The final mercury rule only reduces mercury emissions by 38 tons in 2010, or 21 percent, based on 1999 levels, McGinty said. "In certain states, increased emissions are projected. Therefore, the rule will do little to curb pollution blowing into Pennsylvania from upwind states, further tilting the playing field against facilities that already have invested to improve productivity and efficiency by upgrading their systems."
Holmstead defended the Bush plan within the context of global mercury pollution - the U.S. power plant industry is responsible for only about one percent of global mercury emissions.
"What matters most of all is exposure to mercury and most of that comes from seafood that has nothing to do with U.S. power plants," Holmstead said. "Until global mercury emissions can be reduced ... it will be for many years important for women of childbearing age to pay attention to [fish consumption] guidelines."
A report in December 2003 by the environmental research group Environmental Defense analyzed air pollution modeling data from the EPA and found that local sources commonly contribute 50 to 80 percent of mercury deposition at the nation's current hot spots.
"The Bush administration seems willing to play poison roulette with our families' lives and health," said Charles McPhedran, senior attorney at Citizens for Pennsylvania's Future.
"Pennsylvania's utilities are third in the nation in spewing toxic mercury into our air, streams and food; yet the federal government's plan would let that continue, as long as mercury is cleaned up somewhere else. Trading pollution credits makes no sense when dealing with such deadly stuff," said McPhedran. "Pennsylvanians need mercury cleanup now."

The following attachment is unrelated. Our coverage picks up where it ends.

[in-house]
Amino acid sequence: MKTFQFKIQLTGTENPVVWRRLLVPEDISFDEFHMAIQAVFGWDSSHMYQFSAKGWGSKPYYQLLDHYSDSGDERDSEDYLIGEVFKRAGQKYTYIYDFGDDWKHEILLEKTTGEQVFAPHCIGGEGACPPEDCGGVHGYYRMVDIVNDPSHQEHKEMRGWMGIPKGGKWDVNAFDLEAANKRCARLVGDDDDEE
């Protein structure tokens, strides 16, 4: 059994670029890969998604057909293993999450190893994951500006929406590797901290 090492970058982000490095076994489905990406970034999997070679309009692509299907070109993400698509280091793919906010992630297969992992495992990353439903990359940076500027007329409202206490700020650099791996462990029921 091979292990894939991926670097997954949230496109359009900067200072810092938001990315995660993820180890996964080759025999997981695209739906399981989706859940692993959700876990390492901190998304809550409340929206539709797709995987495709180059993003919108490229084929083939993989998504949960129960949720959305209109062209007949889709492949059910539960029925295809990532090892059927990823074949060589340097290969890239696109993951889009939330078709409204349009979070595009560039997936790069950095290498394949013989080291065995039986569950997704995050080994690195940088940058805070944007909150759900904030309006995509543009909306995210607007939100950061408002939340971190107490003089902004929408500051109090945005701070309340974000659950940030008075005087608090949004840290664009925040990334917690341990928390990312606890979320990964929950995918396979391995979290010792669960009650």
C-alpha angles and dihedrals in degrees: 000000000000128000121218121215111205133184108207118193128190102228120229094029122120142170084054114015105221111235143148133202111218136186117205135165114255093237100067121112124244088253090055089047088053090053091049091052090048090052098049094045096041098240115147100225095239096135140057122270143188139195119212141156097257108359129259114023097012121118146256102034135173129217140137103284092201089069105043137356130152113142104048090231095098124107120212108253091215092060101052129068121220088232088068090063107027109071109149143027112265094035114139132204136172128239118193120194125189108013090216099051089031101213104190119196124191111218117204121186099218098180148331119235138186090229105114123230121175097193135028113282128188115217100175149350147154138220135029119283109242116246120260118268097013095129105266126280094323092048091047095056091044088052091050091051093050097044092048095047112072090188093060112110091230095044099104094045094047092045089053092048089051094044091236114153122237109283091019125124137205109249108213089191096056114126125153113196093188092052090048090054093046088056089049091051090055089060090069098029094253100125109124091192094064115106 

The Bush administration's alleged concern about the global mercury problem is hypocritical given its recent rejection of an international framework to develop a global treaty on mercury, said John Walke, director of the Clean Air Program at the Natural Resources Defense Council.
"Just last month the United States bullied the international community into doing nothing besides meaningless voluntary partnerships with industry," Walke said. "The Bush administration is speaking out of both sides of its mouth and making no commitment to solving the mercury problem and protecting public health."
The public interest law firm Earthjustice said the mercury rule fails to comply with Clean Air Act requirements that all toxic emissions from power plants, including mercury, must be reduced by the maximum amount achievable. Earthjustice attorney Jim Pew said, "To benefit polluters, EPA has broken the law."